The more recent work of Michael Johnson has almost become part of the vernacular and is widely seen in private, corporate and institutional collections. He has been well exhibited in both solo and prestigious group exhibitions since the iconic The Field exhibition in Melbourne 1968, heralding him as a leading abstract painter. He has a large monograph dedicated to his work, by Barry Pearce, long-time and now former Curator of Australian art at the Art Gallery of NSW, which was published in 2004.
Michael Johnson’s work since the c mid 1980s has been described as: “metaphysical orchestration of colour and a muscularity of presence” to “ruptured, sinewed application of base, primary colour performs an opera of gestures and painterly manoeuvres”.
This florid language is a good match for the over-sized, imposing, almost rambunctious works. Beneath the surfaces of strident colour and thickly sculptured paint in a fairly tightly held structural composition, they harbour gentler reminiscences of emotion and experiences: musical symphonies, king tides, thunderous night skies, memorable sunrises ……
As wonderful as they are, I can’t credit these quotes, as they have been borrowed many times over in many articles about the artist. Whoever said it first, nailed it.
But this is not about his latest painting. This is about a handful of early works which have been carefully tucked away in the back of his studio, waiting for their time in the spotlight. This is a body of work from the 1960s and 1970s, paintings and works on paper from the artist as a much younger man. The exhibition, at Annette Larkin Fine Art, is nicely timed with the rehang of the Australian collection at AGNSW, in which his major work from 1968 Frontal 2 (first exhibited in The Field exhibition in 1968) is on display, along with a series of early drawings and a couple of paintings by Johnson which have been brought out of the basement.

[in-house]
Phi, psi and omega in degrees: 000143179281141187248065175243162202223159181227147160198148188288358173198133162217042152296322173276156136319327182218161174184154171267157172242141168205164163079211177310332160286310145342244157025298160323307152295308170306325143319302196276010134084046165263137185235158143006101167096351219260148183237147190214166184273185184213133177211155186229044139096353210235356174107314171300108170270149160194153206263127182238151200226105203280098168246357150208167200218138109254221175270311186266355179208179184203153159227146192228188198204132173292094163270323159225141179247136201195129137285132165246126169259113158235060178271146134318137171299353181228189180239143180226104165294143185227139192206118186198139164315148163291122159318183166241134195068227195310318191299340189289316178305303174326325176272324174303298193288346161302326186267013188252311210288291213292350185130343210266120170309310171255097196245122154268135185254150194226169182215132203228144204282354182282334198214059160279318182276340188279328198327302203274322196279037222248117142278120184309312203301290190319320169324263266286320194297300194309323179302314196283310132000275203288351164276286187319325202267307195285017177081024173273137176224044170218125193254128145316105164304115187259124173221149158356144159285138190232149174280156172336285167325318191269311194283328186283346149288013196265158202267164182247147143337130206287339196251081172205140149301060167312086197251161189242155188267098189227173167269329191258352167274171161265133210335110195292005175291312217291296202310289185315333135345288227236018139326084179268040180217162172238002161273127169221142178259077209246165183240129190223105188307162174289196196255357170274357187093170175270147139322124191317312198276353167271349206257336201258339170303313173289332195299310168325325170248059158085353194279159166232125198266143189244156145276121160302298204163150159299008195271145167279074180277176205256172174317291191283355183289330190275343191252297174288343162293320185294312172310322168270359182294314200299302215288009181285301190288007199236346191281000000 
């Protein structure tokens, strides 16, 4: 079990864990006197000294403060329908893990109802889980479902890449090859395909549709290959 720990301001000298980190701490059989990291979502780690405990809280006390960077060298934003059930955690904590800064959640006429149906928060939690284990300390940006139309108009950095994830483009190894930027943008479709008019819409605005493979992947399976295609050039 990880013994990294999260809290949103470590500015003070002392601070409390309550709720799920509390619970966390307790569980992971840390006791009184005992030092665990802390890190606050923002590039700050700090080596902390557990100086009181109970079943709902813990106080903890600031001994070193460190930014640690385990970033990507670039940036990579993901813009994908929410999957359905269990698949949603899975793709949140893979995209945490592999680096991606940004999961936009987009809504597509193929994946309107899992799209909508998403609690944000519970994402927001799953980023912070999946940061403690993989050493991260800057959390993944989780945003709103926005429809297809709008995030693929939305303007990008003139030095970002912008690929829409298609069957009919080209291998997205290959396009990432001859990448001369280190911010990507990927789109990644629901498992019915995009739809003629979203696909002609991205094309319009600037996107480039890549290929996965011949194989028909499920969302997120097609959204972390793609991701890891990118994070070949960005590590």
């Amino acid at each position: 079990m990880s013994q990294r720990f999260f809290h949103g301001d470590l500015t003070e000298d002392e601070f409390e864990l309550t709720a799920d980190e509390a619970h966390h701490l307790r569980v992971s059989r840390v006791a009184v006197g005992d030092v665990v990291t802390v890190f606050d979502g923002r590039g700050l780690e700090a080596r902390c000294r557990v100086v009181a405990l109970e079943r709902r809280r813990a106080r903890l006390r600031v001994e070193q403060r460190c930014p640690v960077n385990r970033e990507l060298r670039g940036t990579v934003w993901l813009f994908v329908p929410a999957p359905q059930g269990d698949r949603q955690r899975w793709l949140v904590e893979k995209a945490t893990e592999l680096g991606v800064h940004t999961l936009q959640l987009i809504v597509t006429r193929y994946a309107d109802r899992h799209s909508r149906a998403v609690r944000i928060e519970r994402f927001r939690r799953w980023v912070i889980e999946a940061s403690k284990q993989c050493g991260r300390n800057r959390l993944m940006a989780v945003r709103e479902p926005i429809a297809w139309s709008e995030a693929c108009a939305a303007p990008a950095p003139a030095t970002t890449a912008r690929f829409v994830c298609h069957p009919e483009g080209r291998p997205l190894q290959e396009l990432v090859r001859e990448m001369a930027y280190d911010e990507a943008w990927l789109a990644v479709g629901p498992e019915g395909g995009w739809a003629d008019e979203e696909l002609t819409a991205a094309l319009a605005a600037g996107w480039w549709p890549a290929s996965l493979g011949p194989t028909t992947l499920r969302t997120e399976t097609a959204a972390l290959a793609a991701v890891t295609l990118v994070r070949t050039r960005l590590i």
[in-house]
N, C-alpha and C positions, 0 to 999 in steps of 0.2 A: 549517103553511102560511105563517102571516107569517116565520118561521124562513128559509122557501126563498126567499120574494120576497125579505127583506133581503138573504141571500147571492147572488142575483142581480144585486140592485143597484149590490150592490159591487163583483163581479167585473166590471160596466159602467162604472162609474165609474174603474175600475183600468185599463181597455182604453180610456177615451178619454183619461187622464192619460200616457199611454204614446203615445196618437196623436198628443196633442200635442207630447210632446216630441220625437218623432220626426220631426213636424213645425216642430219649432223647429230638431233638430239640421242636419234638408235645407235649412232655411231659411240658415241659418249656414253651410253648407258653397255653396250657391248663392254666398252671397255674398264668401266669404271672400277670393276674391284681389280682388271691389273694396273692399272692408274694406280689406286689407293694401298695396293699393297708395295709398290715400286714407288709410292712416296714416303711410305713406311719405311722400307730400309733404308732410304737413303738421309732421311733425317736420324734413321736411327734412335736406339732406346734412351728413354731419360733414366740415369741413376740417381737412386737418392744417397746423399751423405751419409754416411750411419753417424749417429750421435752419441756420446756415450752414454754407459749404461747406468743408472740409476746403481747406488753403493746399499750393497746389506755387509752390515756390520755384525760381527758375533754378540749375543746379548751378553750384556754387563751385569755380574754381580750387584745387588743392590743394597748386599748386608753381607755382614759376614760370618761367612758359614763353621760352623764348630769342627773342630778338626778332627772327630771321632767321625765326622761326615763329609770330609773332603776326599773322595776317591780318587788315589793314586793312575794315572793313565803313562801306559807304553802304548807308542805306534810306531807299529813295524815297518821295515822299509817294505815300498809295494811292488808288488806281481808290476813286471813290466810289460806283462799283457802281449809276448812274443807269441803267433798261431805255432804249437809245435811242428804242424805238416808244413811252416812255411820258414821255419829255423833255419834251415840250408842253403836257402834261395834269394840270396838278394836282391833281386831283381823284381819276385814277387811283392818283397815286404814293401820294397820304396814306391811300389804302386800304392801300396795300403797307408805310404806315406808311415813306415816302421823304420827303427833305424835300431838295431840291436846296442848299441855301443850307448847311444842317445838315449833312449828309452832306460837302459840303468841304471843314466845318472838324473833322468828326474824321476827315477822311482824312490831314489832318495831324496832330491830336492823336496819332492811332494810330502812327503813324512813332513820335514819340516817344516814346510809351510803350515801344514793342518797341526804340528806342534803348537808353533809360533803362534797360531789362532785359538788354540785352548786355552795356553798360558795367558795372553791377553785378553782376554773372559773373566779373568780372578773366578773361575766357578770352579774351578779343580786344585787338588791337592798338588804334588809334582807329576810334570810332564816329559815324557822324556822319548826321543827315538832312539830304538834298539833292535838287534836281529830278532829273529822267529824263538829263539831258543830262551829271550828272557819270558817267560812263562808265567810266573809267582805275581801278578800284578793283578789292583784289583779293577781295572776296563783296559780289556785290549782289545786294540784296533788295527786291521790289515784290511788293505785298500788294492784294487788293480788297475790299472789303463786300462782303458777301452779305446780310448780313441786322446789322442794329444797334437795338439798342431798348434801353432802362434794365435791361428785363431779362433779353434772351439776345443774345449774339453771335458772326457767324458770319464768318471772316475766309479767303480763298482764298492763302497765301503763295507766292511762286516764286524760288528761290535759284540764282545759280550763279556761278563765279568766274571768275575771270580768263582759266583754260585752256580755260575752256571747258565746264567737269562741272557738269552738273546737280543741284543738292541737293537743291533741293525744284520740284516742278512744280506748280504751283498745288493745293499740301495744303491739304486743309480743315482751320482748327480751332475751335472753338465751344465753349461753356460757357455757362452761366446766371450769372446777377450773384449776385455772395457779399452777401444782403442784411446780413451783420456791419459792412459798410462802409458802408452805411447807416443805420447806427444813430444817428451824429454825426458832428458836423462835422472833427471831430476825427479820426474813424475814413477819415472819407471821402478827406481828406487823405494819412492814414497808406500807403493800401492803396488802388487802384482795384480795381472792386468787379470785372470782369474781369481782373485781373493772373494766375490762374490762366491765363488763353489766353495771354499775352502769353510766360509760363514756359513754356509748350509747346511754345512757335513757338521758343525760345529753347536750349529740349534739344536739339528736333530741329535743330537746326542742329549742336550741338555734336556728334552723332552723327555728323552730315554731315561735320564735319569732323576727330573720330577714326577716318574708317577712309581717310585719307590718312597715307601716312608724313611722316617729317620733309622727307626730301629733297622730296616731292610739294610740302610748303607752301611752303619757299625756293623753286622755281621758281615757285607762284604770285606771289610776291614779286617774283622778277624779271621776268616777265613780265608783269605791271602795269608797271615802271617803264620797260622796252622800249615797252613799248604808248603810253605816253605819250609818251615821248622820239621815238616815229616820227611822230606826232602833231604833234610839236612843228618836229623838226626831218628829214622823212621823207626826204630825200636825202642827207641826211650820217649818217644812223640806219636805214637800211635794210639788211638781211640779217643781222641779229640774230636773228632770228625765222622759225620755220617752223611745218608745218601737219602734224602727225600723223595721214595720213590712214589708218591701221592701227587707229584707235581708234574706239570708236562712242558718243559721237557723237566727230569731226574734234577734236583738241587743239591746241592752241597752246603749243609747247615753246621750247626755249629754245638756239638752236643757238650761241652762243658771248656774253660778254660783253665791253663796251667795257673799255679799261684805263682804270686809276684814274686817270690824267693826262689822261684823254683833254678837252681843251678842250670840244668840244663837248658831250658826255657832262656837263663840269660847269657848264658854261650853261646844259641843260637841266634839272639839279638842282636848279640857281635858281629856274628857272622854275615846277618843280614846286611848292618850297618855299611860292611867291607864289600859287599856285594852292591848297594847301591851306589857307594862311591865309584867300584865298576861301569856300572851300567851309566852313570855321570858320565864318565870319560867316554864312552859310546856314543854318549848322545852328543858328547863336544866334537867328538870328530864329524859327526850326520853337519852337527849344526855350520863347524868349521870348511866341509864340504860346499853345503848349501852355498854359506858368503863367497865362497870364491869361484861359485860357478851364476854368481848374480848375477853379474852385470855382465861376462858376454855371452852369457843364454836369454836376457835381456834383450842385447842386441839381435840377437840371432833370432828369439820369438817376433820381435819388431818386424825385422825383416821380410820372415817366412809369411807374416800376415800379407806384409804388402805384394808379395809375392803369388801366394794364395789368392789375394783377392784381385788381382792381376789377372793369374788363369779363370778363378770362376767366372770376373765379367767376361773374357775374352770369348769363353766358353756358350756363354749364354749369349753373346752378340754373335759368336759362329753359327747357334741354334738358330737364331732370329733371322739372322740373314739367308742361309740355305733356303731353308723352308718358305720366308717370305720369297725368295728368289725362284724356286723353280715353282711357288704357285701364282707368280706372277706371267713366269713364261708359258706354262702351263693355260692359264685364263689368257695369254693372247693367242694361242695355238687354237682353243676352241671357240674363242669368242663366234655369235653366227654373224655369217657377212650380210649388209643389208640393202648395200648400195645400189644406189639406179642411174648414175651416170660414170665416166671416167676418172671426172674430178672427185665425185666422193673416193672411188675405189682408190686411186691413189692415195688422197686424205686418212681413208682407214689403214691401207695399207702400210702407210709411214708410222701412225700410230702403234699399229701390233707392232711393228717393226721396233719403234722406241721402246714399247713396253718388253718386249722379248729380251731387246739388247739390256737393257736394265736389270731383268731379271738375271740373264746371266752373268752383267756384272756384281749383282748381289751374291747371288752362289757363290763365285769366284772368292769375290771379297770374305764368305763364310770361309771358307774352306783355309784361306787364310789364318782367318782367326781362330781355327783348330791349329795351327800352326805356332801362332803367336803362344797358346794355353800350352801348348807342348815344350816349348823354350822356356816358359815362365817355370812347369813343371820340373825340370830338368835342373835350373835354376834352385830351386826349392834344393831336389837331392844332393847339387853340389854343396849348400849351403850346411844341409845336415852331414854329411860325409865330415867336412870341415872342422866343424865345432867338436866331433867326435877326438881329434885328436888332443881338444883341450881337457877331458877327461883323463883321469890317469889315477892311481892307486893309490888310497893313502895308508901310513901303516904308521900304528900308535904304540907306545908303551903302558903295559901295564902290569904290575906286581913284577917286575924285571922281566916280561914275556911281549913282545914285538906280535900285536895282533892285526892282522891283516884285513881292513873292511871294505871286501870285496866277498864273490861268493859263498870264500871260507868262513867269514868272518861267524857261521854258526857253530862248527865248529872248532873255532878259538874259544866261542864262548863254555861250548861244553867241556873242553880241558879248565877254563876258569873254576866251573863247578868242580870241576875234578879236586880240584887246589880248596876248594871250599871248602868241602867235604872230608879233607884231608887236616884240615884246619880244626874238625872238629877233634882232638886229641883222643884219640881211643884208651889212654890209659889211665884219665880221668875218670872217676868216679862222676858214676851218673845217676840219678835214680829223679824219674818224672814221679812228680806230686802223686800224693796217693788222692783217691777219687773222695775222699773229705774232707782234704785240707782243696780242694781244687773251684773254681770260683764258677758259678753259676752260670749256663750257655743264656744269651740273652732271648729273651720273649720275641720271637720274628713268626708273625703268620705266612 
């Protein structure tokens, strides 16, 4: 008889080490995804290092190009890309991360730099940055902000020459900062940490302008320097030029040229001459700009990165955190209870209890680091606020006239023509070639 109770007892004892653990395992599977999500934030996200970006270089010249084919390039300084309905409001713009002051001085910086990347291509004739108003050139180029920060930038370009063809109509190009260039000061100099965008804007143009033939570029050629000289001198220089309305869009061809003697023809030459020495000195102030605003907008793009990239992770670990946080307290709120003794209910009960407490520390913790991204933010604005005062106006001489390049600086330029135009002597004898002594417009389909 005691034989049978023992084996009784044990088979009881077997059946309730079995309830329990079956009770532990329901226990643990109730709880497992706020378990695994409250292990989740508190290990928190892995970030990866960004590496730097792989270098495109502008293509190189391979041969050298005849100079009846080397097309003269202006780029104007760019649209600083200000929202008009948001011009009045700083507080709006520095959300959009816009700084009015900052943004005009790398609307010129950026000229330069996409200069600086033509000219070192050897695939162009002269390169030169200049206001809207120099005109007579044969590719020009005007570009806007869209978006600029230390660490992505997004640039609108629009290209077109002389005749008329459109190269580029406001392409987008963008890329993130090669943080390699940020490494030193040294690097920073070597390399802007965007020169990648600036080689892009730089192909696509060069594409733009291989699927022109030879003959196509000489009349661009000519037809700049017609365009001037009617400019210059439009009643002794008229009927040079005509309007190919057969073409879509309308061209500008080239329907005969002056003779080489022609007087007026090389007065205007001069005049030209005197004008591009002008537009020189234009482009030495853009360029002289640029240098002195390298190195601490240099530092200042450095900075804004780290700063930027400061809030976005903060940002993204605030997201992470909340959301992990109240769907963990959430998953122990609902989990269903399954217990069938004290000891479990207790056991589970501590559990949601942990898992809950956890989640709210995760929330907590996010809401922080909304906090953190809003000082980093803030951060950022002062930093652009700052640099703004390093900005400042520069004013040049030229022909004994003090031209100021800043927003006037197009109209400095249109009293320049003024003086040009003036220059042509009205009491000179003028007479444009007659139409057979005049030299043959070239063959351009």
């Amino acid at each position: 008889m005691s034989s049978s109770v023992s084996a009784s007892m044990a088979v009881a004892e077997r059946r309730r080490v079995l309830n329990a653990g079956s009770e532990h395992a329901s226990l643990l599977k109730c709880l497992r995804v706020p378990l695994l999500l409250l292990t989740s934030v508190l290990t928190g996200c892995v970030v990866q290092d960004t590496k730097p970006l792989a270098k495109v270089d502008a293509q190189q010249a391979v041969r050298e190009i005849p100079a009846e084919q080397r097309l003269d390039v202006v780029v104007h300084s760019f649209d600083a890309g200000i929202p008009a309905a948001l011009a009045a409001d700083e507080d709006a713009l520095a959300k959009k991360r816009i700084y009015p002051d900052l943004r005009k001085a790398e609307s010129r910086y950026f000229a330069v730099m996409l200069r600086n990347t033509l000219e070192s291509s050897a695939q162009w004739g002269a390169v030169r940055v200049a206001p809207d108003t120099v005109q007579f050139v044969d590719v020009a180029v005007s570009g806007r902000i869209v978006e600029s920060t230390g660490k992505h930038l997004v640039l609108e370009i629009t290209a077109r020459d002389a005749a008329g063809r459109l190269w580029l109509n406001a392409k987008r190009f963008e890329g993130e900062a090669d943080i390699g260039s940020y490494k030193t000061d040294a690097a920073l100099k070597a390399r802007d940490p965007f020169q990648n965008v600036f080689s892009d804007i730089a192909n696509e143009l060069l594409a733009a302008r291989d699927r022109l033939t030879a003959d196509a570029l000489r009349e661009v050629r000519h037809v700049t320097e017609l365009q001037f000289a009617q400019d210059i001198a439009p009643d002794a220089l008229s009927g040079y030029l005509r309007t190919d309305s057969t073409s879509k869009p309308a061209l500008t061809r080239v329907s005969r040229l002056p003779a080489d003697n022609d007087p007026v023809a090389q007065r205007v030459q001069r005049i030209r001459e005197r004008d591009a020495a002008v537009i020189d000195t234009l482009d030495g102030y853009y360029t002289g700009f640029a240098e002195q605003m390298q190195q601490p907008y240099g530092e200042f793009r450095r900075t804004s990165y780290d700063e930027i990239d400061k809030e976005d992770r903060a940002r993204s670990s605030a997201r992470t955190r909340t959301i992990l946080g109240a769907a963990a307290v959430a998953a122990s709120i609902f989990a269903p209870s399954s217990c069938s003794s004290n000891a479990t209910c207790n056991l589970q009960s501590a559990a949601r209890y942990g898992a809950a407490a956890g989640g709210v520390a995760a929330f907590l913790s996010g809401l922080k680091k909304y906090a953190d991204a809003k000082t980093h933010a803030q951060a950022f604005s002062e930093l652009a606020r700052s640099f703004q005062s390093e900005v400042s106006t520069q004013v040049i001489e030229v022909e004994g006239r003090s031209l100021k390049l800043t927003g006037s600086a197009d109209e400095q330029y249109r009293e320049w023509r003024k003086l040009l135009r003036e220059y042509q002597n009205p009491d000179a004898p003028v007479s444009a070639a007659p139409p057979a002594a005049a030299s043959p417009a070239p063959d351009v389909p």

Orchestrated, muscular, ruptured, operatic – these works are not. The energy level of his earlier work is markedly different from his latter, but his insistence on colour as the driving force within an artwork has been there from the beginning and has remained true throughout his career.
There is no doubt that these paintings and works on paper – gouache & collage – are as fresh and as vibrant as when they were first painted. There is a geometric order to the work, but it is colour which is the key element, intense and pulsing with an optical energy, in broad flat fields which either defy or intensify each other.
His approach is obviously one of abstraction, though Johnson refers to nature, art history and the urban environment as sources of inspiration. Pure abstraction is not easy to achieve in a painting in way in which it endures. Johnson brings the elements of painting together in way which is cohesive, dynamic, fresh and beautiful. These are wonderful to keep looking at.
Sharp is electric: the yellow zings sharp and tart and tussles with the warmth and depth of the ambiguous purple-brown. The very simple block shapes of colour are anything but static or boring to behold: the whole has a real visual thrill to it. Sharp puts the spring in your step.
Sofala is electric in its simplification of that quintessential Central West vision, the winding road to Sofala trod by many Australian artists. So different from Donald Friend’s quaint rendition of a Sofala street scene (he visited with Russell Drysdale), figurative and romanticised or Whiteley’s naturalistic, sensuous sweeping line and softened palette of a similar road in the NSW Central West, Johnson’s Sofala has a boldness about it that echoes the loudness of London in the mid-60s.